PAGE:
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How Studying Data Helped Me Get Over My Divorce

Feb 13, 2017
Ideas
Chris Wilson is the director of data journalism at TIME.com. He is the author of RaphaelJS: Graphics and Visualization on the Web.

When your marriage breaks apart, a long train of loved ones assure you that time will heal your grief. They are not wrong. But as a data journalist, I misunderstood them to mean the arc of that recovery would be linear.

In reality, I found, divorce is like penicillin: The bulk of the anguish passes through your system fairly quickly, but the dregs stick around much longer. Well after the heartbreak had abated, I was still afraid that I had missed my opportunity at a happy, lasting partnership.

I got married on an autumn Sunday, five months after I turned 30. Things abruptly fell apart a week after I turned 32. We finalized the divorce on a Thursday a year later, when I was 33.

I do not normally meter my past by my age. But when it comes to milestones like getting married, there will always be a clock assembled gear by gear from the pace at which we see our peers progressing. One day, on a whim, I did something I do every day at work, where I regularly analyze large datasets to learn how people change over time, but with a personal spin: I ran the numbers to see how people in the same circumstances turn out.

To get started, I downloaded four years of data from the U.S. Census Bureau’s annual survey of 1% of Americans, which is sampled to represent the entire country’s population. The survey asks a wide variety of questions, including how many times each respondent has been married (from zero to "three or more"), whether he or she is currently married, and his or her age at the time of the most recent nuptials. This gave me everything I needed to put myself in perspective.

After looking at how the age and duration of marriages varies across different demographics, I focused on college-educated men between ages 25 and 45 who live in or near an urban area, since education and metropolitan status are two factors that correlate significantly to one's age of marriage. This turned up a huge pool of people to analyze.

The first thing I discovered is that 30 is just below the average age for a first marriage in this demographic, right around when half of the population has walked the aisle. This means plenty of people get married for the first time when they are older than I was, or even older than I am now.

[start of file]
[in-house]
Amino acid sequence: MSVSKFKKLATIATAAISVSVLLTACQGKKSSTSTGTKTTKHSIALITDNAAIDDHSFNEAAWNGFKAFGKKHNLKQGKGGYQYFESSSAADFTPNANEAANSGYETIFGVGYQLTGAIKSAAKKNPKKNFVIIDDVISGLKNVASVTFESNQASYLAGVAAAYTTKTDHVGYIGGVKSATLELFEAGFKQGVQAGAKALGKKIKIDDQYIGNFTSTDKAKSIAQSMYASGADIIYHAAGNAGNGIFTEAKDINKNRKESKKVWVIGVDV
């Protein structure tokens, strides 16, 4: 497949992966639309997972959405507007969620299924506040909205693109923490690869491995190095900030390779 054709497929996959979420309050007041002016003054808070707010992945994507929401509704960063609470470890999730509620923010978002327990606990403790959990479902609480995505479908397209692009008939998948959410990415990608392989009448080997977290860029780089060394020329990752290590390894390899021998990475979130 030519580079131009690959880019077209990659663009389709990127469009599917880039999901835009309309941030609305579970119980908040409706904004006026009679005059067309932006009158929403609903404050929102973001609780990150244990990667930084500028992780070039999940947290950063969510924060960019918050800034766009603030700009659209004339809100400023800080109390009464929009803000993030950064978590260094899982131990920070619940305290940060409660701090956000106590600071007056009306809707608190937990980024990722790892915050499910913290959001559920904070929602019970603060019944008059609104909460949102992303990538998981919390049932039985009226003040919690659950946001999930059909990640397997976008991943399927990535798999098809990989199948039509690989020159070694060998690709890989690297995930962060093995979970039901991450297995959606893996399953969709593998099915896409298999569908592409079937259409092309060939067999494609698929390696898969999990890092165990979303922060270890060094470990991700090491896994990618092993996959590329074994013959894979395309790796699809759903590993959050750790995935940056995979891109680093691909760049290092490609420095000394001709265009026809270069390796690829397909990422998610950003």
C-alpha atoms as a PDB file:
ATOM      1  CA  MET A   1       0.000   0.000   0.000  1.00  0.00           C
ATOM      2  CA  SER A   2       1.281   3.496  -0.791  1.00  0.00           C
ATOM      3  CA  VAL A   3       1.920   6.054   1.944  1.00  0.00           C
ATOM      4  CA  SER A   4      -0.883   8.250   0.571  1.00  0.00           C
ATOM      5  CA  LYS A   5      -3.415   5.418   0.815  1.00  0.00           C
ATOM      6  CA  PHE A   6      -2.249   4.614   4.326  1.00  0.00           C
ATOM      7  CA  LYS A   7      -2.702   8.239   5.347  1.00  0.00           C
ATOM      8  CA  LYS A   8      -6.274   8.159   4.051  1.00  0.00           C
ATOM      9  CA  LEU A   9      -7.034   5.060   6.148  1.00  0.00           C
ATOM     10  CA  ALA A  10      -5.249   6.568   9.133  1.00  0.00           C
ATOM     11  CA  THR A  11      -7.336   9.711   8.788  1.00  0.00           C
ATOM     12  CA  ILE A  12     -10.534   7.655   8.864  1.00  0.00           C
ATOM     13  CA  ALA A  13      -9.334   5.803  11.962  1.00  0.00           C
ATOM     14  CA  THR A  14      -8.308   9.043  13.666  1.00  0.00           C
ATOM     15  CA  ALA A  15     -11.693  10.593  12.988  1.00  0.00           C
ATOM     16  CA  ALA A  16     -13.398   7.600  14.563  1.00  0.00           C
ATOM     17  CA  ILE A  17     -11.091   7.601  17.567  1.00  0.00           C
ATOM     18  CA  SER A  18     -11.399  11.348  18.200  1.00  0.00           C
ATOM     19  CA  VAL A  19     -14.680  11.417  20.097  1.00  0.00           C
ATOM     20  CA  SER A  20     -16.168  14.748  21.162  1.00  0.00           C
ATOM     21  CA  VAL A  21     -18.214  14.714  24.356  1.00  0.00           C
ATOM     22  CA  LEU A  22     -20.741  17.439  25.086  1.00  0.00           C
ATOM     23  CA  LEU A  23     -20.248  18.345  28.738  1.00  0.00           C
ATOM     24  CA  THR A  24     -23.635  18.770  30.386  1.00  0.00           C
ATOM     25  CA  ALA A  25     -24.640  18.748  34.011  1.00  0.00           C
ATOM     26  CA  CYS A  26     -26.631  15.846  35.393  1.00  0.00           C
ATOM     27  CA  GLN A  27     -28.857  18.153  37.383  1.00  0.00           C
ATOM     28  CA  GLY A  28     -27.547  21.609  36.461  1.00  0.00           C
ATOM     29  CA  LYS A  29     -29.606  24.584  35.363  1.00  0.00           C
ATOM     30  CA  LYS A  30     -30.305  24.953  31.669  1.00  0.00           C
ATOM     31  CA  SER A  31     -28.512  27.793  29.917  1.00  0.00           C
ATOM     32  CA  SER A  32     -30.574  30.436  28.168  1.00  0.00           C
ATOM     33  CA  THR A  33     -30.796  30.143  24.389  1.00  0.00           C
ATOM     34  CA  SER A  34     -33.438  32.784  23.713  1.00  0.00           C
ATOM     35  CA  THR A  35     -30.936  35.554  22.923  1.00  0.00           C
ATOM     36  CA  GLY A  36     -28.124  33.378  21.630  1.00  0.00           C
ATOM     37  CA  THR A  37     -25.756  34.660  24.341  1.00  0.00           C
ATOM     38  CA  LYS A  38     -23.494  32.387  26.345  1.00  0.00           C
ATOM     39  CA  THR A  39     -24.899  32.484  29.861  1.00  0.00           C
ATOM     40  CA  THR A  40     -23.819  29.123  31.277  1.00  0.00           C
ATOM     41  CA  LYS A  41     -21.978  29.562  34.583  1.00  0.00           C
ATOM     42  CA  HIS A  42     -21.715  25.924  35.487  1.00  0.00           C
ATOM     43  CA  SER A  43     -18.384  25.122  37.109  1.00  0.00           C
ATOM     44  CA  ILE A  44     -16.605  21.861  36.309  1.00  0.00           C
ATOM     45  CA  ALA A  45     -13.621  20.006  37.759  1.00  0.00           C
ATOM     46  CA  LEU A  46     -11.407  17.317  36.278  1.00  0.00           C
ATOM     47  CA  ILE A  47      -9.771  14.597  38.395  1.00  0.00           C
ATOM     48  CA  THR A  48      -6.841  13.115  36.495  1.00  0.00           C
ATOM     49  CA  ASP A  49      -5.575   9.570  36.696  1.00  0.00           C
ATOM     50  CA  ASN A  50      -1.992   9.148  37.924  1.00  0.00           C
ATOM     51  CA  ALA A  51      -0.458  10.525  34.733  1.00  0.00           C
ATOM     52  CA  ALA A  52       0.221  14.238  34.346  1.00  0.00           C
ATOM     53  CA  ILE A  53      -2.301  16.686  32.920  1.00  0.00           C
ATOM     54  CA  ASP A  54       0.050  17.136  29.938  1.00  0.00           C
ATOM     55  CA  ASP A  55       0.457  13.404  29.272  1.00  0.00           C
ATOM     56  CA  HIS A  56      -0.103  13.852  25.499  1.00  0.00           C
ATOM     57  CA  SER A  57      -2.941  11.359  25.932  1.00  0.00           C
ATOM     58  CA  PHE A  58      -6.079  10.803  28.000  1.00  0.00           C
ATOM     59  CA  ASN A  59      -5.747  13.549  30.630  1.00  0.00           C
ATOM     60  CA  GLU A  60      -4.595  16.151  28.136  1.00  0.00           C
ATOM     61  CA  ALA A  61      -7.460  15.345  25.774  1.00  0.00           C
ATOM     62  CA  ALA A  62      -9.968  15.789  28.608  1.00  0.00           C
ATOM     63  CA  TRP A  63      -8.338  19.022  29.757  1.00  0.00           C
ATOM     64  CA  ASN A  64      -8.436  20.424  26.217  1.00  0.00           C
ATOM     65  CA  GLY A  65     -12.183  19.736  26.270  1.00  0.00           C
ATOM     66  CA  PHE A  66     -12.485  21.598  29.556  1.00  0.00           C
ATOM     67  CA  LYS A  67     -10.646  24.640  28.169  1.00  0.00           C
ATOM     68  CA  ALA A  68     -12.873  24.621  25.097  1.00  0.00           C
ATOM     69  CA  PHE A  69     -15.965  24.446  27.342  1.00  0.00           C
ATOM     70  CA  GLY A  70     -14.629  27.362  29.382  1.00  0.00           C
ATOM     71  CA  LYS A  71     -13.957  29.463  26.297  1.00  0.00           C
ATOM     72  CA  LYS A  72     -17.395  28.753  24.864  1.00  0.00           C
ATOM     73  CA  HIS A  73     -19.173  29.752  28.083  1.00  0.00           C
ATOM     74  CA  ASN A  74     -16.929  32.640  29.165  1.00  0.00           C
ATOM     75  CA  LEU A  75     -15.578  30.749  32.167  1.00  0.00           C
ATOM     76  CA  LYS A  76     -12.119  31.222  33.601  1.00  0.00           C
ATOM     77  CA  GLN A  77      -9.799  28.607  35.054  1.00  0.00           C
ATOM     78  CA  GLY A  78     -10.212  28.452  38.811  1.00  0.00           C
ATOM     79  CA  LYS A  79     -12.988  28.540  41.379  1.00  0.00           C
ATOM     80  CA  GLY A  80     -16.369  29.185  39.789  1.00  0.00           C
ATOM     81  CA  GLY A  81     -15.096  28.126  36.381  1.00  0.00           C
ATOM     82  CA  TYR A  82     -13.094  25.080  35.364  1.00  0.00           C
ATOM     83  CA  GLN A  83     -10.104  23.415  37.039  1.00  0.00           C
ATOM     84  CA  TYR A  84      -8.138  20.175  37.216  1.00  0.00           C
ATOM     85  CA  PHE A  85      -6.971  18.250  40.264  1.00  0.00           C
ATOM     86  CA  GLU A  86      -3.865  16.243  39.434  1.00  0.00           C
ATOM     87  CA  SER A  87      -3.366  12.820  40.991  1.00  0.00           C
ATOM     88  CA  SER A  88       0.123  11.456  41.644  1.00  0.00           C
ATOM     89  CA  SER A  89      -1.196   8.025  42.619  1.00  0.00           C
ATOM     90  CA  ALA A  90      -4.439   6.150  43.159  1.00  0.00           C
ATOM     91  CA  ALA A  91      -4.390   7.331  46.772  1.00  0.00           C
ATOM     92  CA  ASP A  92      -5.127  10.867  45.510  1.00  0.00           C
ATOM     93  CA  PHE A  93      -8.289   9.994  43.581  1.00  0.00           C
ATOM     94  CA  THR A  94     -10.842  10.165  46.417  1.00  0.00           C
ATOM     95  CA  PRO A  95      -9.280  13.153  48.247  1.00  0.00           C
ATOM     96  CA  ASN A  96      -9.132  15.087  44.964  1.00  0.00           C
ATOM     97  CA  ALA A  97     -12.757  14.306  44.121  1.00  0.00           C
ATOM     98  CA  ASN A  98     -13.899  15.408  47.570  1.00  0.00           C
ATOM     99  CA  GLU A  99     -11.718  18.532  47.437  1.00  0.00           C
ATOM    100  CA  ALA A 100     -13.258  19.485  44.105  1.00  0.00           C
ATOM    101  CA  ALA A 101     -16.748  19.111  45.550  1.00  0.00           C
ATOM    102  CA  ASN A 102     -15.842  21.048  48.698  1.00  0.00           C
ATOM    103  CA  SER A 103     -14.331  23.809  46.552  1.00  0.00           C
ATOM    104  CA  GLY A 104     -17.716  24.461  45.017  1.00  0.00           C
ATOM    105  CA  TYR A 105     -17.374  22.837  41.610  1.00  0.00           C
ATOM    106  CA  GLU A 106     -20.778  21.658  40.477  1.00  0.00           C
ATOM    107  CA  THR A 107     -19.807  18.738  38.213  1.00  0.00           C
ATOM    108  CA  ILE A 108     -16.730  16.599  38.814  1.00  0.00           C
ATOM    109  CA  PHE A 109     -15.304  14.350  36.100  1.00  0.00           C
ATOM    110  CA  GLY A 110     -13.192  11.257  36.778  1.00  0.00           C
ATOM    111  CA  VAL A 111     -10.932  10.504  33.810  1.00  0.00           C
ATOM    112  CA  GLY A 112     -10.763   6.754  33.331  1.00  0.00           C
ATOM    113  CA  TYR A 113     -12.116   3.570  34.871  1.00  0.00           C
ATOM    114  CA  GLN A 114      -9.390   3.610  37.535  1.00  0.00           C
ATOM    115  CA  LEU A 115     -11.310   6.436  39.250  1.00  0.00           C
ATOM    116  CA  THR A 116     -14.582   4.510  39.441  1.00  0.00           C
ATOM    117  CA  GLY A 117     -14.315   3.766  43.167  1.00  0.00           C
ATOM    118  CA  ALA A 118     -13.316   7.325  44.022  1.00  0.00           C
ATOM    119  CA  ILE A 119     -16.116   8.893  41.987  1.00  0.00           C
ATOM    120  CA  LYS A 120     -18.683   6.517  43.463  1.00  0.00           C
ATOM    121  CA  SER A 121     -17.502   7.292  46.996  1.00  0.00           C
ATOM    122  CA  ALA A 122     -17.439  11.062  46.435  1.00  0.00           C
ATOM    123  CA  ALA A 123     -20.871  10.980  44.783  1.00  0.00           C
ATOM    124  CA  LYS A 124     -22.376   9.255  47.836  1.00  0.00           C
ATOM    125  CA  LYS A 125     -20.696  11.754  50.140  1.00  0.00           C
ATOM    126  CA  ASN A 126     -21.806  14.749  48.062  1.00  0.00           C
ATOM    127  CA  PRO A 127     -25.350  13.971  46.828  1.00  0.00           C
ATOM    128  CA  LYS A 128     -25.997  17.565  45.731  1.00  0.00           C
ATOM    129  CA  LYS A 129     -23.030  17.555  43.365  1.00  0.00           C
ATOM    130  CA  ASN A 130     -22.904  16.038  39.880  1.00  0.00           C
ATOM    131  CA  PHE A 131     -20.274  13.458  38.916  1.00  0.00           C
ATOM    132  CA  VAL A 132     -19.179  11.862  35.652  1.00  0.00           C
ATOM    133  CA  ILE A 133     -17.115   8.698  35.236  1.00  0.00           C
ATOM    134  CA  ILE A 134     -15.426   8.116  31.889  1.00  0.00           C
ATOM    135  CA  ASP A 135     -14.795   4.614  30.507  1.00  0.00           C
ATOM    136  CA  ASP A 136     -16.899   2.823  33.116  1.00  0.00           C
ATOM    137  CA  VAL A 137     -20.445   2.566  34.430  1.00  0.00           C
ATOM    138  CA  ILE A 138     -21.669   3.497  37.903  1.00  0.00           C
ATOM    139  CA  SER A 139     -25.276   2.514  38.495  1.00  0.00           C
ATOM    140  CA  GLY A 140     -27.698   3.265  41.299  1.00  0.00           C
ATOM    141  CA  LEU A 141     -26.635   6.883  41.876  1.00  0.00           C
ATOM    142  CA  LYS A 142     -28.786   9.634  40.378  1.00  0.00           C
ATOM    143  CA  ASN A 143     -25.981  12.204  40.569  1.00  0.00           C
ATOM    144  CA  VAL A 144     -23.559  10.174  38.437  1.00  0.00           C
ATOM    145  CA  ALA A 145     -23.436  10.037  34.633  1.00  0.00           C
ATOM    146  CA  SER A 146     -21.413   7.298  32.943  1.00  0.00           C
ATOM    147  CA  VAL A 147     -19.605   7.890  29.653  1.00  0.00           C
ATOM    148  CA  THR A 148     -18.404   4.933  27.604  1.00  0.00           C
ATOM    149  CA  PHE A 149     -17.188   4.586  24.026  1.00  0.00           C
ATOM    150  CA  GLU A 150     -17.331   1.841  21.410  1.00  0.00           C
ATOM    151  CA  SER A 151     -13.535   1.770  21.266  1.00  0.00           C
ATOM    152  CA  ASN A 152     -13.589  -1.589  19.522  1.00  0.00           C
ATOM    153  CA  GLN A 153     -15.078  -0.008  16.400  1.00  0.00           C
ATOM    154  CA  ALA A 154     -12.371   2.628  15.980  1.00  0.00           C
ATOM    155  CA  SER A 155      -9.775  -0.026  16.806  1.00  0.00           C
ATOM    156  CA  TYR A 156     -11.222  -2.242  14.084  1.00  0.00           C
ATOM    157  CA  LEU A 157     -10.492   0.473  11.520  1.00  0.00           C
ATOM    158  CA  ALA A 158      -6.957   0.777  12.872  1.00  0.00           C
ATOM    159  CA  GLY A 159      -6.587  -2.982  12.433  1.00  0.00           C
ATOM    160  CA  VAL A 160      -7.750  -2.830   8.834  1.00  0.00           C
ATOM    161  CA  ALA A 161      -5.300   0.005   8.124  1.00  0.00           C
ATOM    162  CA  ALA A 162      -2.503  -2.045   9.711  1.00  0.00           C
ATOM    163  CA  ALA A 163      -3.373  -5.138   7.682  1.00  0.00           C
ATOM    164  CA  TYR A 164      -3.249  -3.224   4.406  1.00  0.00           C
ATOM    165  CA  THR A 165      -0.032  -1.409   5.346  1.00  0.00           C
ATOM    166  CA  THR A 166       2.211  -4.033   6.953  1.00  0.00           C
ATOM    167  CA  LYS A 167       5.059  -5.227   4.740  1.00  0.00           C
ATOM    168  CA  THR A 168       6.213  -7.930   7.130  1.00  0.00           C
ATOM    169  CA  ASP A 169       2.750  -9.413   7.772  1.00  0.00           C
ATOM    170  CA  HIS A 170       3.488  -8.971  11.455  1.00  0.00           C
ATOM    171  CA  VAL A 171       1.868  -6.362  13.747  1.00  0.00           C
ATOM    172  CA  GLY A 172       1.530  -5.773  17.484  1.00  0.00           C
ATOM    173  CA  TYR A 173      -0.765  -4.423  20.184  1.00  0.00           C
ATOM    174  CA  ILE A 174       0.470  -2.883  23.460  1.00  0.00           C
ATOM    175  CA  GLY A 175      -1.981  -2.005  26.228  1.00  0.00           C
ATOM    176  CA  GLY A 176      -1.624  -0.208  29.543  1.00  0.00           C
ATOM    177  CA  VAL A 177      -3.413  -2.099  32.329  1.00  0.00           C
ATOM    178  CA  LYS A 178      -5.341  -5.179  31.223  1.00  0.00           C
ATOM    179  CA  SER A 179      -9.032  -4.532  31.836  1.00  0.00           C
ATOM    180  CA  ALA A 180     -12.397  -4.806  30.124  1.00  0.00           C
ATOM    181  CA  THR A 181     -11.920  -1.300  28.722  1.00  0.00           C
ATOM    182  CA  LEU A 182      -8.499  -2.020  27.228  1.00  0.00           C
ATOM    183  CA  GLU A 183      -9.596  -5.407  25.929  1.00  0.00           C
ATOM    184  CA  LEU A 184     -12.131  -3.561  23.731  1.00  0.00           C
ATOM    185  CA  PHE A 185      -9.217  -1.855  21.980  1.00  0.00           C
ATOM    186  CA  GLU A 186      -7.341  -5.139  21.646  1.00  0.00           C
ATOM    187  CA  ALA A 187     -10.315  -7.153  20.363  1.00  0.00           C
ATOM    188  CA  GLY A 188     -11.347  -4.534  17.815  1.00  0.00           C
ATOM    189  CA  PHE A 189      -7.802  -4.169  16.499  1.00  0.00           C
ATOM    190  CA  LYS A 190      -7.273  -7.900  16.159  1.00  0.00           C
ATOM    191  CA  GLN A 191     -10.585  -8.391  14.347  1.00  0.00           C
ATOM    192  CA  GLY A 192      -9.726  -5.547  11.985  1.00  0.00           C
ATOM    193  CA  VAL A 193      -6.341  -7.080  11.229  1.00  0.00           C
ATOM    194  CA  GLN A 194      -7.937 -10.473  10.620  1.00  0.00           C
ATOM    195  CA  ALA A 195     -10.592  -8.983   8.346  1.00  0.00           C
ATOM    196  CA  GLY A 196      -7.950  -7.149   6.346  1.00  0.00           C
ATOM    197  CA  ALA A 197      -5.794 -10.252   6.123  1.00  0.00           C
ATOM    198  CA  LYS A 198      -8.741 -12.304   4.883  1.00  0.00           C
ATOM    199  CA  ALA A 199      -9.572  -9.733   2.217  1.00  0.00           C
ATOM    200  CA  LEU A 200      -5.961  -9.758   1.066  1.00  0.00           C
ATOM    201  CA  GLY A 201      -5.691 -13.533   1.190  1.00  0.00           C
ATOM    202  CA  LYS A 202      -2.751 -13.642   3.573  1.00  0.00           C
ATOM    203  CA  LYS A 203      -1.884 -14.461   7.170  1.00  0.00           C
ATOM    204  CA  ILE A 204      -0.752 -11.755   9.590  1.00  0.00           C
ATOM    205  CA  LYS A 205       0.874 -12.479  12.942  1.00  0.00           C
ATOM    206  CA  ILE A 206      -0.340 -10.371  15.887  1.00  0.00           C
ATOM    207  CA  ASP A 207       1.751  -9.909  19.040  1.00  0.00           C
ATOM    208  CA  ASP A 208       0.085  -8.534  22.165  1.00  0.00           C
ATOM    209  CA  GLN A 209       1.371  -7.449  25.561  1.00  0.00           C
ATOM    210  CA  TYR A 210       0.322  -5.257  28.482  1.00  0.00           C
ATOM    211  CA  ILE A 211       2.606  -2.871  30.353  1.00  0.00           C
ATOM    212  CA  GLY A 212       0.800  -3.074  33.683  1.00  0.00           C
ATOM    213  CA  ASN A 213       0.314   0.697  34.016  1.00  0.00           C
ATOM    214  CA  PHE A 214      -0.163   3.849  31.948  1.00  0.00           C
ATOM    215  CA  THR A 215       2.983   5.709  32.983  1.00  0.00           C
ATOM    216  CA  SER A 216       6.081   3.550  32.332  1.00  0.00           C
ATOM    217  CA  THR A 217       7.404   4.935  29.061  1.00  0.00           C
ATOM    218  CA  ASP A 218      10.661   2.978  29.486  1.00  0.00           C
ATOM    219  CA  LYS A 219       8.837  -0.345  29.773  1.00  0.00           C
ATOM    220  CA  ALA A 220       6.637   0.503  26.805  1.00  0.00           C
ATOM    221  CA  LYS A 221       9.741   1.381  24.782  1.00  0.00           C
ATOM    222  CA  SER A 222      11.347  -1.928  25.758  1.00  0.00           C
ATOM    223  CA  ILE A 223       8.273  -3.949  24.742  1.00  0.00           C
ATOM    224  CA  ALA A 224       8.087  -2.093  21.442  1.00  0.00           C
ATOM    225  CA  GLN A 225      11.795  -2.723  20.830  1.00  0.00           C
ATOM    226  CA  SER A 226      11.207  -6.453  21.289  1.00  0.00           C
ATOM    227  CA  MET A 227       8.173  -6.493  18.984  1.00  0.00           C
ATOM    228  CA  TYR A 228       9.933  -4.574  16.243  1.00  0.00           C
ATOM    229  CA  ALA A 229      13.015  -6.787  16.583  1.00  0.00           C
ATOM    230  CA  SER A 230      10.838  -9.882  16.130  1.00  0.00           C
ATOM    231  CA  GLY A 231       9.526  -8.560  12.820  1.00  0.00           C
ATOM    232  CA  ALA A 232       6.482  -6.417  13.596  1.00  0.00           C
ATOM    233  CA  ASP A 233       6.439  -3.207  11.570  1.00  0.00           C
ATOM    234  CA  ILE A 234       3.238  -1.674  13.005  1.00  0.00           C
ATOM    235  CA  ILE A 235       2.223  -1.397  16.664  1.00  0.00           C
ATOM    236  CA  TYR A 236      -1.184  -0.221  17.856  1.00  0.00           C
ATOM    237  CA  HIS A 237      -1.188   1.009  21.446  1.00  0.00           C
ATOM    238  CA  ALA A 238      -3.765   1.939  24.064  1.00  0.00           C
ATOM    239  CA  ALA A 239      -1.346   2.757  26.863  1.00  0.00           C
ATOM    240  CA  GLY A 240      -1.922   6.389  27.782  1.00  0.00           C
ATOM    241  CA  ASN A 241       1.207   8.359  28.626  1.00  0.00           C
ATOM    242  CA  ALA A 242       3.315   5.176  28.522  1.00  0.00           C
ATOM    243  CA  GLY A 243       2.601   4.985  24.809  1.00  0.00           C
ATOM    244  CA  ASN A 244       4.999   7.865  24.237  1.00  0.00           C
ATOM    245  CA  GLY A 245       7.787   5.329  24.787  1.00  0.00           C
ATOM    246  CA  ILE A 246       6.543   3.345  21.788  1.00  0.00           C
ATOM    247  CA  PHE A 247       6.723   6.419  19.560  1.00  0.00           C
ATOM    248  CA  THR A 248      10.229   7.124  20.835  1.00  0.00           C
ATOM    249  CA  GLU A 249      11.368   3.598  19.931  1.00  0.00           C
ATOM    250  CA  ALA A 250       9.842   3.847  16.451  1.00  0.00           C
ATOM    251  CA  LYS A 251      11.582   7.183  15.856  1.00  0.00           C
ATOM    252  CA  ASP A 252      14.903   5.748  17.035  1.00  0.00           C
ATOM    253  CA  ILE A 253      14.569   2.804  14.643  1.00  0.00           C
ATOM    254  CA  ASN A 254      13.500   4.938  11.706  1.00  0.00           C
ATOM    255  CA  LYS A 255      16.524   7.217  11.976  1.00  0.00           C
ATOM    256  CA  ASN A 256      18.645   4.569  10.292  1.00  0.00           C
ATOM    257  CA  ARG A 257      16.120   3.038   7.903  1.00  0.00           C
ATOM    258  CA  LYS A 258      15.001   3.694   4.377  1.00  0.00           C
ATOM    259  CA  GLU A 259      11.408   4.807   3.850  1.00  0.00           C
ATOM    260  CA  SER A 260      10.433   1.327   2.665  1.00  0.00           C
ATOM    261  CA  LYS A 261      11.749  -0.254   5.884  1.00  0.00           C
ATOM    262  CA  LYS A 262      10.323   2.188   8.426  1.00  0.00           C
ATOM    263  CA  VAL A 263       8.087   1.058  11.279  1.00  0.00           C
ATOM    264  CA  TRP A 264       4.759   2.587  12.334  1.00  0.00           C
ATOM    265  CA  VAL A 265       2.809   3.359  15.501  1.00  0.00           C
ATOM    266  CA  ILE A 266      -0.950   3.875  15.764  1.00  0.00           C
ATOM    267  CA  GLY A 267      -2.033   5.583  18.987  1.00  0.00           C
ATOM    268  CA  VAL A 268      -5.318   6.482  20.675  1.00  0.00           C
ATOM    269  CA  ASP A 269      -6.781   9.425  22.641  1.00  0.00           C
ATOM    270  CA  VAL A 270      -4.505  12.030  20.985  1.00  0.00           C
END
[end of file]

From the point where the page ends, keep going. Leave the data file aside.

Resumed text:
In fact, across the board, people get married later than we might think, if we were to judge, say, by the number of save-the-dates we get in the mail. Women tend to get married just a year or two sooner. When you take everyone into account, regardless of education or locality, less than half the population has ever been married by age 29.

Next, I ran the numbers on how many people in my demographic get divorced. By age 33, that figure is close to 7%. I’m glad it’s not higher, but it’s useful to know I'm not a rare specimen.

That was a good start, but what I really needed to know was how likely people are to get remarried when they are divorced at a young age. This is slightly trickier to measure since the Census doesn’t track the same individuals from year to year.

Fortunately, it doesn’t need to. All I wanted was to peek ahead a few years and see what the picture looked like. So I pulled the numbers on how many people in my demographic were divorced (just once) or remarried (just on their second marriage overall), which is when I found the chart that put my heart at ease:

Right at around age 36, the percentage of people who are remarried surpasses the percentage who are divorced.

There are no sure bets in demographics, but these are numbers I can understand. The magenta line goes up as more people get divorced at each age, minus those who leave the ranks of singledom to get married again (the green line).

It's not quite possible to distill these figures into an exact percentage chance that I’ll made it to round two, but it’s safe to say the odds are well north of 50%. With a little more effort, I could tease out these figures by whether those who get remarried have children from their first marriage—which I do not—or see whether things like income or occupation play a role.

I don’t feel the need to. Just seeing the big picture is enough to remind me that it is foolish to wind our social clocks by our personal sample size of one. Or by the highly skewed sample of what we see on Facebook, which some research suggests contributes to unhappiness for this very reason.

If you need a peer group for a benchmark, the nation as a whole offers a much more comforting one. I have spent years crunching numbers like these ones to learn more about who we are as a country. It wasn’t until recently that I realized they can also teach you something about yourself.


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